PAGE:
How to Be a Life-Changing Teacher

How to Be a Life-Changing Teacher

Hillary Fairbanks is driven to show that a good teacher can change a child’s life, according to a report by MLive/Jackson Citizen Patriot.

Fairbanks, 46, teaches kindergarten and first grade at the Jackson Public Schools Montessori Center in Michigan. She and fellow teacher Melissa Choate teach their classes in a “looping” pattern — staying with their same class of kindergarteners as they move on to first grade, before teaching kindergarten again and repeating the process.

Growing up in a time when most teachers around her didn’t have the training or resources to handle energetic students like her, Fairbanks treasures the handful of adults who tried to meet her on her own level – like her shop teacher David Hood and her basketball coach Darrell Dunckel.

She aims to be that same type of positive influence in her own students’ lives.

“It kind of put a chip on my shoulder, because I felt like people were attacking me when I got good grades and was a pretty good kid, but I just had a hard time with all of that energy,” Fairbanks says. “When I finally got a teacher who understood me and worked with me, I was like ‘this is what I want to do – I want to help kids that people need to understand a little bit better.’ That was really the turning point for me.”

With 23 years in education, Fairbanks explains how teaching changed her life, and how she tries to change the lives of her young students.

If I’m working with these (young) kids, and I start out with them and they realize that they don’t have to sit in a chair to learn – that if they’re on the floor and they’re laying down and they’re comfortable working and they’re learning – that’s okay to learn that way. If I can start with them at this age and let them know that everybody’s learning and thinking isn’t the same and that as long as they’re moving toward their goals, as long as they’re not disrupting others and they’re working together, it doesn’t matter what that looks like.”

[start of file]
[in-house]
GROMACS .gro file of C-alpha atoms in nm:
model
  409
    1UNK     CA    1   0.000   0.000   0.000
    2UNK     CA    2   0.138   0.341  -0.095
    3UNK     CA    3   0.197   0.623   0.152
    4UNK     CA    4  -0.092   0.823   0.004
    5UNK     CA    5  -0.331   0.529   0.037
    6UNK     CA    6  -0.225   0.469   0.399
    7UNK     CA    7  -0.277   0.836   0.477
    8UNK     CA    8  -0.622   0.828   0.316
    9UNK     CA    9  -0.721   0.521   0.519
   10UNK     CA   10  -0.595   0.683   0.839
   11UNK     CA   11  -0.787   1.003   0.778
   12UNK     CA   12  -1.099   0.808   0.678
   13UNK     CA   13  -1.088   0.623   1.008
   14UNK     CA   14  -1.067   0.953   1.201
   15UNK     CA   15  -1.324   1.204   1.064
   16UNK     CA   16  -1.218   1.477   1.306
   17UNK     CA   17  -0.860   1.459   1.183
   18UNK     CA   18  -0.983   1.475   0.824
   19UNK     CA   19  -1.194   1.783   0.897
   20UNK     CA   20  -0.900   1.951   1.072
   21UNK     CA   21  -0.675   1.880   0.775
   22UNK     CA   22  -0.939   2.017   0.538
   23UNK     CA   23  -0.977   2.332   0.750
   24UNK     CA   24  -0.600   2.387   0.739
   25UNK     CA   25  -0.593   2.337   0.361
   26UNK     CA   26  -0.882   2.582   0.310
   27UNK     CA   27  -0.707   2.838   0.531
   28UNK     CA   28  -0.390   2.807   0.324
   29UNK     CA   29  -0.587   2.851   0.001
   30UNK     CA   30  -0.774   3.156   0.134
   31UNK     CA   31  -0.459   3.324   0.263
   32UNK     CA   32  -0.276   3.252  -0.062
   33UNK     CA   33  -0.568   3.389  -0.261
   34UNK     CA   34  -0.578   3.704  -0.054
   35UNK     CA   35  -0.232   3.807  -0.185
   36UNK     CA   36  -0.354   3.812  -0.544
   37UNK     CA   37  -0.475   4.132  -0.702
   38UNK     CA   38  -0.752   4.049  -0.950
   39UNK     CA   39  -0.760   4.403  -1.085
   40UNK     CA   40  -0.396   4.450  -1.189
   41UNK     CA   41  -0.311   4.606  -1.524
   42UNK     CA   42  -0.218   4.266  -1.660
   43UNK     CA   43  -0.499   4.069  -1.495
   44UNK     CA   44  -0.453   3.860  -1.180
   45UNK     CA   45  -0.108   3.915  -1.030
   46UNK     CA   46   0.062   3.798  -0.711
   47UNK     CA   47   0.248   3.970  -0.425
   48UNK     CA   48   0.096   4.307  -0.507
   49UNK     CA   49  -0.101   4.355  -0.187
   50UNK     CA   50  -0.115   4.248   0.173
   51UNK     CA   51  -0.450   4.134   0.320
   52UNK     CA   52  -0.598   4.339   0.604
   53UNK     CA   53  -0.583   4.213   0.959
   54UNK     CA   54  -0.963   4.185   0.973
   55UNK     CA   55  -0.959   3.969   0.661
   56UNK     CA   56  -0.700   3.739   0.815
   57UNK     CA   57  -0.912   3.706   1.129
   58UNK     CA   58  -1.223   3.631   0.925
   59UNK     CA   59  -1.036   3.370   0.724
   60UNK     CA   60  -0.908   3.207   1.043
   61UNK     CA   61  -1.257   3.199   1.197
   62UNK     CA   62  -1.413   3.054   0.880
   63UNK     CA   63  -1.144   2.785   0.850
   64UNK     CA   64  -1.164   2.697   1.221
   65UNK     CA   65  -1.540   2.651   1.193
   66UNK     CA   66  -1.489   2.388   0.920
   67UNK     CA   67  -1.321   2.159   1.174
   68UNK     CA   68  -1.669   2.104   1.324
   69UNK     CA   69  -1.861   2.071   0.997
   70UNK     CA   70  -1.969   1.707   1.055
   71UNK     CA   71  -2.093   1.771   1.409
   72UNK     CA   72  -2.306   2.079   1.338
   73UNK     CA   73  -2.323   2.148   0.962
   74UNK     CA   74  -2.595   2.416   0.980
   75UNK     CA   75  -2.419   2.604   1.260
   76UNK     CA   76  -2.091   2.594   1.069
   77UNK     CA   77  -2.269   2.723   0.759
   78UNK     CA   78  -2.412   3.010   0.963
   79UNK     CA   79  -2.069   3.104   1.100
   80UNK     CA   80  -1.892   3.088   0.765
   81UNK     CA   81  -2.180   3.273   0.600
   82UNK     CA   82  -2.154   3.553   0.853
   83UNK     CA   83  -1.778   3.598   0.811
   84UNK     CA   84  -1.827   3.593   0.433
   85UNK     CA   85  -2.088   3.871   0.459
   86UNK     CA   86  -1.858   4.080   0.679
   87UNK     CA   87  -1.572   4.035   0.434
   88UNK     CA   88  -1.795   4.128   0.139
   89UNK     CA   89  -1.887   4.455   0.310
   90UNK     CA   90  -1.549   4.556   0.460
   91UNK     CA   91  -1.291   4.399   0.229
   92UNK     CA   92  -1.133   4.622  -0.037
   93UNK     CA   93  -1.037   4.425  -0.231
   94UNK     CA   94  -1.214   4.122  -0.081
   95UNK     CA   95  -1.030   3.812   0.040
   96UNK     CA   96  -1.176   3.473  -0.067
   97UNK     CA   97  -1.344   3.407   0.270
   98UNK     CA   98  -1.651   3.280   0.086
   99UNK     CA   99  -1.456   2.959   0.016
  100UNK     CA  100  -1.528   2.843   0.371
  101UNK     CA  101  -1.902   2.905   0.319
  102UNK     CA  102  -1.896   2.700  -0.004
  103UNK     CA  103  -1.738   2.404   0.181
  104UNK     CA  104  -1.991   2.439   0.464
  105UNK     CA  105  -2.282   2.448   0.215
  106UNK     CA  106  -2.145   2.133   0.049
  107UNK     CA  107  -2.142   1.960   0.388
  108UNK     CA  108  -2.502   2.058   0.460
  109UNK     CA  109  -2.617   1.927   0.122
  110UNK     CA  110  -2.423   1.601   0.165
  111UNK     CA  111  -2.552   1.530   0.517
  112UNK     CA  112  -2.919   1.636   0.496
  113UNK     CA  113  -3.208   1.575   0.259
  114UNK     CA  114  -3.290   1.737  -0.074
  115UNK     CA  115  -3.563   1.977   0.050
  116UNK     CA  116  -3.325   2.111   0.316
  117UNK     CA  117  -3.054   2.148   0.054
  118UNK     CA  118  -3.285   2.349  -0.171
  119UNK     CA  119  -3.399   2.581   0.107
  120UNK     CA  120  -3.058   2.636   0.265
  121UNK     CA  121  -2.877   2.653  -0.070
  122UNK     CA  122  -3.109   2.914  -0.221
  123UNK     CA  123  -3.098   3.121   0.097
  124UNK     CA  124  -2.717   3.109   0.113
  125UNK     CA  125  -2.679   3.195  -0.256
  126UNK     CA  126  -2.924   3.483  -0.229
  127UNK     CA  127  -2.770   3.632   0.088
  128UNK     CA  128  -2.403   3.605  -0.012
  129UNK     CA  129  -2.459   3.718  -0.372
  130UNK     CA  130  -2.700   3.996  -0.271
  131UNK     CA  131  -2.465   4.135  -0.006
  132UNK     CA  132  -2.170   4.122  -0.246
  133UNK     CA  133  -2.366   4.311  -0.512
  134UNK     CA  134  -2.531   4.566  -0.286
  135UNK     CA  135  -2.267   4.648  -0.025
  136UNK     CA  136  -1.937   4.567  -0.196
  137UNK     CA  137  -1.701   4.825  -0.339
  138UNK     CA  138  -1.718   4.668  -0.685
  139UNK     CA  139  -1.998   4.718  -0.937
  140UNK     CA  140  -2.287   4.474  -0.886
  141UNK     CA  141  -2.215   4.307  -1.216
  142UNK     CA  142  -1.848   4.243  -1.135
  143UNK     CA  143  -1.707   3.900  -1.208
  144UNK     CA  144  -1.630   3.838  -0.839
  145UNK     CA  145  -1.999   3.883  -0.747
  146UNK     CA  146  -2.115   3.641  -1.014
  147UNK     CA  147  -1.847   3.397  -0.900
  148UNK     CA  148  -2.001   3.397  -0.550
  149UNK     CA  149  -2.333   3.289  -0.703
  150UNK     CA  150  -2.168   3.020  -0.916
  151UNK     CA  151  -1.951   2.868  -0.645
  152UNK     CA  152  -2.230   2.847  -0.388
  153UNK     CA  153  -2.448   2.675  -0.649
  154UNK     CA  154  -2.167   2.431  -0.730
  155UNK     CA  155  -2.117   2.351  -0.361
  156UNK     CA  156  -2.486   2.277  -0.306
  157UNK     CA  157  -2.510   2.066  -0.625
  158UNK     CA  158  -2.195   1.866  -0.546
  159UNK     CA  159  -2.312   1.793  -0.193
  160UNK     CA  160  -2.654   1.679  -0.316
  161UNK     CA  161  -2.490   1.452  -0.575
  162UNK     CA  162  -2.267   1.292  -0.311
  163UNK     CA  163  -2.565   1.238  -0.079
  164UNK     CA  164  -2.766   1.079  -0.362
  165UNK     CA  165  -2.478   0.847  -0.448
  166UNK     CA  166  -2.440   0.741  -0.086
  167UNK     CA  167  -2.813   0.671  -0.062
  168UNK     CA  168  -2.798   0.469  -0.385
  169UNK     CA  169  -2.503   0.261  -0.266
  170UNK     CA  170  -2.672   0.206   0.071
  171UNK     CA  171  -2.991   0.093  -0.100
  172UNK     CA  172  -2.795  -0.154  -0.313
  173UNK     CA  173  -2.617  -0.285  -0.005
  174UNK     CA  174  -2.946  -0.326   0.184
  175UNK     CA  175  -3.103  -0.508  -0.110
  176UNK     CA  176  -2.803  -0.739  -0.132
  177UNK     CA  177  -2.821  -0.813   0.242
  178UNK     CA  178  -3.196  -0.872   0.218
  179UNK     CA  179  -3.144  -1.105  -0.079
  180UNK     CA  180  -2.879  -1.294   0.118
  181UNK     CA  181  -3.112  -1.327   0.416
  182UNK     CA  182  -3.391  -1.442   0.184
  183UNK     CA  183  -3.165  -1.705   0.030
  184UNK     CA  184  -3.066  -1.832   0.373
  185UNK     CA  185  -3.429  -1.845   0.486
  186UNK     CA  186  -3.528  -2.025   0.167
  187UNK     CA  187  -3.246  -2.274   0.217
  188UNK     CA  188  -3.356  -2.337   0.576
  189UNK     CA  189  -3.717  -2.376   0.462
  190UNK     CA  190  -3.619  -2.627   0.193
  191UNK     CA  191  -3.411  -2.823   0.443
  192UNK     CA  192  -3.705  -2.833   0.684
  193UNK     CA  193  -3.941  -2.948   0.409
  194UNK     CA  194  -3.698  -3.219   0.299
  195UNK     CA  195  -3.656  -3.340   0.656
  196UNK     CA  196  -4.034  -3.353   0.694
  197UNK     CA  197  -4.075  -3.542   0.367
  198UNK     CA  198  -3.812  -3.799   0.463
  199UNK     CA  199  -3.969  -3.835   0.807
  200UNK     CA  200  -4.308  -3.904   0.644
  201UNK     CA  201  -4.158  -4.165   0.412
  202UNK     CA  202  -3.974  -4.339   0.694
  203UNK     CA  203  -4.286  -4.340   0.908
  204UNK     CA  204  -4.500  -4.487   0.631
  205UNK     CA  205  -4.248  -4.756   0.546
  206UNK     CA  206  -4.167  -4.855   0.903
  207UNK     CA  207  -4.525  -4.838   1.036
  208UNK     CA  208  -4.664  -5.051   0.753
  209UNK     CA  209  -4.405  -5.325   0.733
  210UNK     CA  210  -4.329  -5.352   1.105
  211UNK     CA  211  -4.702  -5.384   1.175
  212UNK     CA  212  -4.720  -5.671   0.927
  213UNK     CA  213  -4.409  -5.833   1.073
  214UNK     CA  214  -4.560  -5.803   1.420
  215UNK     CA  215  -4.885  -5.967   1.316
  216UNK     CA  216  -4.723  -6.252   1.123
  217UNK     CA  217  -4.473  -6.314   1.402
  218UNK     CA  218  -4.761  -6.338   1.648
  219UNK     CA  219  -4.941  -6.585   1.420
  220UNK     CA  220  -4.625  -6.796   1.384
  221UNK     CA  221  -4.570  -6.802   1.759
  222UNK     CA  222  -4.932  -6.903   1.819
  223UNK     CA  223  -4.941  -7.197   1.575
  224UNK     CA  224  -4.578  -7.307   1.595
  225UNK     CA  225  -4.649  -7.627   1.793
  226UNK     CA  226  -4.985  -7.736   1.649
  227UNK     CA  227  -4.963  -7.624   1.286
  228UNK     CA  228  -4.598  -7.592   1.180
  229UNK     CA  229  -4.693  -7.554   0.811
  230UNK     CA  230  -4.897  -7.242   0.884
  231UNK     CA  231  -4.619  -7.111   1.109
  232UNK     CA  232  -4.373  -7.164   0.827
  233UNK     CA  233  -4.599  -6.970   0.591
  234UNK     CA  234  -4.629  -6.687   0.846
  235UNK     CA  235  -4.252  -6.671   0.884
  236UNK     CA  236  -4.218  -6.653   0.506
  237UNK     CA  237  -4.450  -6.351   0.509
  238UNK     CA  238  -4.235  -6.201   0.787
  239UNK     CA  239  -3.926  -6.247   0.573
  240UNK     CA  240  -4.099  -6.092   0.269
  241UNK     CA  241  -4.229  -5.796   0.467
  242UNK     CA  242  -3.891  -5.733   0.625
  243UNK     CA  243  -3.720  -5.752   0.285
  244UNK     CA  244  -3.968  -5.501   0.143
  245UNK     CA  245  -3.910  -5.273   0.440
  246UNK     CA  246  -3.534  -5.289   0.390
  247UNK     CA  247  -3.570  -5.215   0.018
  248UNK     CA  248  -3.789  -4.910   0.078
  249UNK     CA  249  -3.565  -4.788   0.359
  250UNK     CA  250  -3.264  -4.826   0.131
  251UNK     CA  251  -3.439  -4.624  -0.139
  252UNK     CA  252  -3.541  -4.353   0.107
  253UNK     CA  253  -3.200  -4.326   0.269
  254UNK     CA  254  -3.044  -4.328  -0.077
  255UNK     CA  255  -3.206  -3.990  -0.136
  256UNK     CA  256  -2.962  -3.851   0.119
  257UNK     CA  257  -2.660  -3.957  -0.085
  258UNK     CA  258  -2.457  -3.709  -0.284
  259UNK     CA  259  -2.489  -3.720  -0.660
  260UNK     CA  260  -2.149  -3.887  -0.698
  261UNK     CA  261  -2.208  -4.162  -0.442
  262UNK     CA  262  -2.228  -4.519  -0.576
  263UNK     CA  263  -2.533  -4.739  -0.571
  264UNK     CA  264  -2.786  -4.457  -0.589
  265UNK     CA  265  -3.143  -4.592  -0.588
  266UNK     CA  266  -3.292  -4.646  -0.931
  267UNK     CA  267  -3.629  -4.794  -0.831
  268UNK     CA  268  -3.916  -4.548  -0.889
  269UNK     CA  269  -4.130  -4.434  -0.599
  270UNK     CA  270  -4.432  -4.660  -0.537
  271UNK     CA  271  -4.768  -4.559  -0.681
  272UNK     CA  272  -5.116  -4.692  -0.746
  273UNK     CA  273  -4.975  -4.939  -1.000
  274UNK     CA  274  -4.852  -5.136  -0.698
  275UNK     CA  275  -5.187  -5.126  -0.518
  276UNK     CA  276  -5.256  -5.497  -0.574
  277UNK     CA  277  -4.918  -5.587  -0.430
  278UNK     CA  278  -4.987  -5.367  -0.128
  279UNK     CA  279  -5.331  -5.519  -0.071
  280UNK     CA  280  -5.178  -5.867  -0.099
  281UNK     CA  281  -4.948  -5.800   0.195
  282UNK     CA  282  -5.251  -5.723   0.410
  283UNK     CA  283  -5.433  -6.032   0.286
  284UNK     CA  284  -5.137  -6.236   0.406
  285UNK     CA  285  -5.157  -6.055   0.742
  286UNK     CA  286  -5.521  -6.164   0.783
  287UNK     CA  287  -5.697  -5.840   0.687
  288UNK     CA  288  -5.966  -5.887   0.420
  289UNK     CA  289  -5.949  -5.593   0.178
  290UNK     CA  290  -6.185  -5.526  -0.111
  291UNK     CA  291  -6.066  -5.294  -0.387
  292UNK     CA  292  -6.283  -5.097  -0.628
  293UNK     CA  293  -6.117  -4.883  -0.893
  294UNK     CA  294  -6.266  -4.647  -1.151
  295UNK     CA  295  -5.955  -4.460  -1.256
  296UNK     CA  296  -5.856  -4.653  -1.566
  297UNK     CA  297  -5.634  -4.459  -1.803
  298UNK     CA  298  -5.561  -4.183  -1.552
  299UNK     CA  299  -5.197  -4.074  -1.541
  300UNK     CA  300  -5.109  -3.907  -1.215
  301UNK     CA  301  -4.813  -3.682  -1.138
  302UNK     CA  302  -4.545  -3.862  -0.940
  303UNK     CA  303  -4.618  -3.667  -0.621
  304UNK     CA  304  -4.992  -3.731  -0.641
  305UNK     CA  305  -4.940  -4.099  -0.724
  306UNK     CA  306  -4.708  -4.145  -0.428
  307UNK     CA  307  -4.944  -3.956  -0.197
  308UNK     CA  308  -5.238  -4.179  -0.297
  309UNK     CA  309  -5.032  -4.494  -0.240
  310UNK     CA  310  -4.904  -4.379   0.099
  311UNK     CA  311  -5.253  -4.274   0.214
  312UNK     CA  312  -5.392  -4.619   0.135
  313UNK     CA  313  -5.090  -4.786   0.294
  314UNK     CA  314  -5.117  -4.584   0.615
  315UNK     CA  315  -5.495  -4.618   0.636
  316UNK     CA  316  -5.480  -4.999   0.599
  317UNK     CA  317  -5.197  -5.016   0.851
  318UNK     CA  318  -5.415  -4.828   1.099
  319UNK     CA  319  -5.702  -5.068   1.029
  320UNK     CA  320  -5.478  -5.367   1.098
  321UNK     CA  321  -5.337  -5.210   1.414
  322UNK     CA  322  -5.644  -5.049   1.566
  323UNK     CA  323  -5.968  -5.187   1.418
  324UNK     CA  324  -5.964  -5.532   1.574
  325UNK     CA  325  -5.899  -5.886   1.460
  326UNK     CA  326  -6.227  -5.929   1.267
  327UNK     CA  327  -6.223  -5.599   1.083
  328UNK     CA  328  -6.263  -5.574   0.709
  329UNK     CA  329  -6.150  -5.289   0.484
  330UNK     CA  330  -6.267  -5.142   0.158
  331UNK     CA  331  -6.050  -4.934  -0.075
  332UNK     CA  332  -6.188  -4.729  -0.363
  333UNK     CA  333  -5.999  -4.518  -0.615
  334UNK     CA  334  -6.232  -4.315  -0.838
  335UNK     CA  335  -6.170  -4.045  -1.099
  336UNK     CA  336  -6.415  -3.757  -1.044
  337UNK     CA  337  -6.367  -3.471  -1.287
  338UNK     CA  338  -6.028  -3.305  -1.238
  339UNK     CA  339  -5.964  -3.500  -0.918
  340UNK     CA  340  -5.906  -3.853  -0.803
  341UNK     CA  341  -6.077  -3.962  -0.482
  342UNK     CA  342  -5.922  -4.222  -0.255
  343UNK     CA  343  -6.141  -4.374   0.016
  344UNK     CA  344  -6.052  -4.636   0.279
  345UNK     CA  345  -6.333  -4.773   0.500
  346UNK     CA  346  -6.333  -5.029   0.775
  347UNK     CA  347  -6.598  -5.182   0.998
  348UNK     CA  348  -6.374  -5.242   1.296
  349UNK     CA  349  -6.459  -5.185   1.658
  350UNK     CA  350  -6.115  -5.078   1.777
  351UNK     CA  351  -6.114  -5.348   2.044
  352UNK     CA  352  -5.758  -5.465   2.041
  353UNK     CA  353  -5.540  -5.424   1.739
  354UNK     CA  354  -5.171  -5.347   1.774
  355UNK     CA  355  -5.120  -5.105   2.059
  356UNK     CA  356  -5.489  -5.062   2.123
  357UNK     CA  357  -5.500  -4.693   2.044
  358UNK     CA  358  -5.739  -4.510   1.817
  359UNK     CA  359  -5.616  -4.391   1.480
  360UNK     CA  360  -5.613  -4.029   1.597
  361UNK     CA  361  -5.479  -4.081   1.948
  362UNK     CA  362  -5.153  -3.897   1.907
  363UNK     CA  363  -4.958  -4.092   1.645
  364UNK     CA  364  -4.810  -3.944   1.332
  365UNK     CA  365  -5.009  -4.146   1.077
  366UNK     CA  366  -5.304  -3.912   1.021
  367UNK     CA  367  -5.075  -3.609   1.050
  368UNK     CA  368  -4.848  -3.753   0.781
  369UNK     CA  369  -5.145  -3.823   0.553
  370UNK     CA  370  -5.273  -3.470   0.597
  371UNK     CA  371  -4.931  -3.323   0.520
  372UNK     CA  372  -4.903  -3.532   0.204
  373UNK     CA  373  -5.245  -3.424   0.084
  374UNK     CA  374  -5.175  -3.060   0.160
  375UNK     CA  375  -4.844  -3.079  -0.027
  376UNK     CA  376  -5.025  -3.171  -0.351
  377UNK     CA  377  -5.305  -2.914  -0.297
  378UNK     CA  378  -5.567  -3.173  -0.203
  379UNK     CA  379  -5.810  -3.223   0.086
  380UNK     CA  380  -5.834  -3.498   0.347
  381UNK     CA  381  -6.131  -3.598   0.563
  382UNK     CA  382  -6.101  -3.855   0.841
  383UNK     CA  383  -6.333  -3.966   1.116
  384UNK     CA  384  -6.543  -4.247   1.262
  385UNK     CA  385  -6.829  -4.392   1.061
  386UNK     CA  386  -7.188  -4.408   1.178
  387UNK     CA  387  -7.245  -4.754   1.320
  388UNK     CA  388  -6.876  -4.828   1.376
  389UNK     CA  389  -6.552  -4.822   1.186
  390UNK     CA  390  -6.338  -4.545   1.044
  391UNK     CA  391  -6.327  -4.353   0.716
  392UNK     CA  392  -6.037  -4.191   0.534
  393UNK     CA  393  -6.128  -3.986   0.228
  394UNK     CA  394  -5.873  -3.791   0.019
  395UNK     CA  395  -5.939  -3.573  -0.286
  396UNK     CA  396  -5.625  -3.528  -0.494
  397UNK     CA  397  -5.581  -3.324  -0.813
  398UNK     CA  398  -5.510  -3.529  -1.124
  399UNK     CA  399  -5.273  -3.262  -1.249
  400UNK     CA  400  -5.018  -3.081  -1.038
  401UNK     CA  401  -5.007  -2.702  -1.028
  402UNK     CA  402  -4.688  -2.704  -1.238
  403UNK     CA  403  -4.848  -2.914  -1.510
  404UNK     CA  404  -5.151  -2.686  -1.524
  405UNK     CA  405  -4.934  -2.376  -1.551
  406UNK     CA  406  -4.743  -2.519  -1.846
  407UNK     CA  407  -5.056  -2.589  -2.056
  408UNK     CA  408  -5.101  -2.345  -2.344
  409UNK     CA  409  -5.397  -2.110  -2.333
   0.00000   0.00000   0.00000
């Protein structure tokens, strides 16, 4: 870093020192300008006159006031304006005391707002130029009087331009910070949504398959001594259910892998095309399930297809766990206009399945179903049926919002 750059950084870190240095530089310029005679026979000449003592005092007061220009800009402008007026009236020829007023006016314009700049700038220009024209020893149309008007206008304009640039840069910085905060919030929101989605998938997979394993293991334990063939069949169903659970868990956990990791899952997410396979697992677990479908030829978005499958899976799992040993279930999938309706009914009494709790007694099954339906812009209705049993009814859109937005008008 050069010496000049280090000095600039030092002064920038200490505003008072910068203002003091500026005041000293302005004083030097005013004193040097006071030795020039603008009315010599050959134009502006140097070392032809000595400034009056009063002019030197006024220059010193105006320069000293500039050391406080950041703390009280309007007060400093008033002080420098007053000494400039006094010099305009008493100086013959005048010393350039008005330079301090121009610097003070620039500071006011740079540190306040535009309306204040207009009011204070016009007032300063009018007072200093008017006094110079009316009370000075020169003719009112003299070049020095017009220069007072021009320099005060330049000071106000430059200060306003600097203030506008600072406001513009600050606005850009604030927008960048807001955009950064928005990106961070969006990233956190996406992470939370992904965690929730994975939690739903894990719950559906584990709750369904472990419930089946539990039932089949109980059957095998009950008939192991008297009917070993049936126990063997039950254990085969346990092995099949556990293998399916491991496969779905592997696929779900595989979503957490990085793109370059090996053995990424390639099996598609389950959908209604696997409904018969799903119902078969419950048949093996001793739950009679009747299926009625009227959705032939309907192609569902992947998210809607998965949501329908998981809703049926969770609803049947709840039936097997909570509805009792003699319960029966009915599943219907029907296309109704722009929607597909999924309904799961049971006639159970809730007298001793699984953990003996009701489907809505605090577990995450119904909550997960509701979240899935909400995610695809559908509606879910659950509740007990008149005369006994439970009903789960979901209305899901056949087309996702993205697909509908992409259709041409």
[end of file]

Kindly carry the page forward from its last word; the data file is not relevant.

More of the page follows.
Fairbanks loves watching children grow. “When they come in here – especially in kindergarten – they don’t even know how to walk in a line, and they don’t know how to do anything for themselves at all. I let them see what they’re capable of, because a lot of adults are afraid little kids won’t do things and try things because it’s going to be too hard, or they’ve never done it. But they can do it if you teach them how. I get to see them come in so raw with hardly any skills, and then now – 123 days into school – I can walk out of my classroom (I don’t, but I could) – and they know what they’re supposed to be doing. They grow so much.

“Most of the years that I’ve taught have been in kindergarten and first grade, so when you have a student who’s 5 or 6 years old, the chances that they still know you when they graduate high school or when they have their own families or when they get married lessen each year – that’s a long time to keep relationships. Those kids that I still have really good relationships with – I have children that are now 25 years old that I still call on their birthday, children that come and read in my classroom when they’re adults, children that are dance instructors who are teaching my grandchildren dance right now. The fact that I have so many relationships with my students when I taught them so young is probably my highlight. When I see somebody or when somebody calls me or tags me in a Facebook post about, “Who’s your favorite teacher” and I know I had them 20 years ago, it means I had to have made some sort of difference. I’m proud of that.”

MLive/Jackson Citizen Patriot

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